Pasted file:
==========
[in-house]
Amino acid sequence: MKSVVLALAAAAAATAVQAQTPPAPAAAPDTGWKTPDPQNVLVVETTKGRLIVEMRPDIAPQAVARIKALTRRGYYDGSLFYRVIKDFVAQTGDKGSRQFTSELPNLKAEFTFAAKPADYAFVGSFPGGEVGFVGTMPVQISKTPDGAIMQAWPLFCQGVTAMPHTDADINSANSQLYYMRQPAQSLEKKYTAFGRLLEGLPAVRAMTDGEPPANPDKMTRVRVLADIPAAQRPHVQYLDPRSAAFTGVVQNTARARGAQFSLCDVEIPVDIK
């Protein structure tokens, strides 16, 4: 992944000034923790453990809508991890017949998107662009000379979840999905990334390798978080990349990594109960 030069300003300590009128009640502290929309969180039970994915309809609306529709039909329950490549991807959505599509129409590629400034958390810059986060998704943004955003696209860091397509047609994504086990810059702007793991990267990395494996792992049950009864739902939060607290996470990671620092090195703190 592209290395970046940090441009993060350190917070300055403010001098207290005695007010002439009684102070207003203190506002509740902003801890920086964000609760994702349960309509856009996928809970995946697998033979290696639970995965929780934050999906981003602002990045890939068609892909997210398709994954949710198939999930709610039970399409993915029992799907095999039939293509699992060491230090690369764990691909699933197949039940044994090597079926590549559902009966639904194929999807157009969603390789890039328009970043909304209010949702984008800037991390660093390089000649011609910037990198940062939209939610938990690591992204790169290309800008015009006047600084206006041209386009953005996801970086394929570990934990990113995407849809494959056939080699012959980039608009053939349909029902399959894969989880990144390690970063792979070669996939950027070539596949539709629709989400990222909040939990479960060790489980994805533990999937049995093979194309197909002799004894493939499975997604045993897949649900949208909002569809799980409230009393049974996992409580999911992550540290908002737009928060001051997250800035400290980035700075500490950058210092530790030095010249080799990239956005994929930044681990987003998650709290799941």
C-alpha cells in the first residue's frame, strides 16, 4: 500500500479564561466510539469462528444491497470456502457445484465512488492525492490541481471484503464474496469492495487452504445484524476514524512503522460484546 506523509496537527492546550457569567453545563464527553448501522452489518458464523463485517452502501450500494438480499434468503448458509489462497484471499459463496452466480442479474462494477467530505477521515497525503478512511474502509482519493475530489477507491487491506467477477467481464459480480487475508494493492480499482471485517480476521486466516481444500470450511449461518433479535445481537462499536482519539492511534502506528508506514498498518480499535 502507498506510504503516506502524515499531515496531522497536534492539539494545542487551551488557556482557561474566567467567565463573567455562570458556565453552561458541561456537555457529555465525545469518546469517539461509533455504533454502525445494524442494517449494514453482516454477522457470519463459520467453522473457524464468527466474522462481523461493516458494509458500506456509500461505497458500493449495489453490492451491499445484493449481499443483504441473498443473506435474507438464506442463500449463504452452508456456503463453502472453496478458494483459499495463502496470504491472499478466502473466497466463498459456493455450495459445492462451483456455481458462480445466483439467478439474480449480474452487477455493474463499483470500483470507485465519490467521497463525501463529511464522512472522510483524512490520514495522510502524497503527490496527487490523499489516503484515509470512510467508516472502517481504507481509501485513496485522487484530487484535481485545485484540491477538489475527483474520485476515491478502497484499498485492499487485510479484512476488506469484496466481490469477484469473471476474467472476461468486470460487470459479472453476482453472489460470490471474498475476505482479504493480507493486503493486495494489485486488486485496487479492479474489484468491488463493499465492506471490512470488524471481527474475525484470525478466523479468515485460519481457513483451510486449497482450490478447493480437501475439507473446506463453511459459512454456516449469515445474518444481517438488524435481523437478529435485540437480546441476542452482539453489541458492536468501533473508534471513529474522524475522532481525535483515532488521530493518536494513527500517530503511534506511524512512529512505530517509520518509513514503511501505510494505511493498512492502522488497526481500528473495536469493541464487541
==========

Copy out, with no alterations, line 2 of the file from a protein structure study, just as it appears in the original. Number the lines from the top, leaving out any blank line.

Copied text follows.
Amino acid sequence: MKSVVLALAAAAAATAVQAQTPPAPAAAPDTGWKTPDPQNVLVVETTKGRLIVEMRPDIAPQAVARIKALTRRGYYDGSLFYRVIKDFVAQTGDKGSRQFTSELPNLKAEFTFAAKPADYAFVGSFPGGEVGFVGTMPVQISKTPDGAIMQAWPLFCQGVTAMPHTDADINSANSQLYYMRQPAQSLEKKYTAFGRLLEGLPAVRAMTDGEPPANPDKMTRVRVLADIPAAQRPHVQYLDPRSAAFTGVVQNTARARGAQFSLCDVEIPVDIK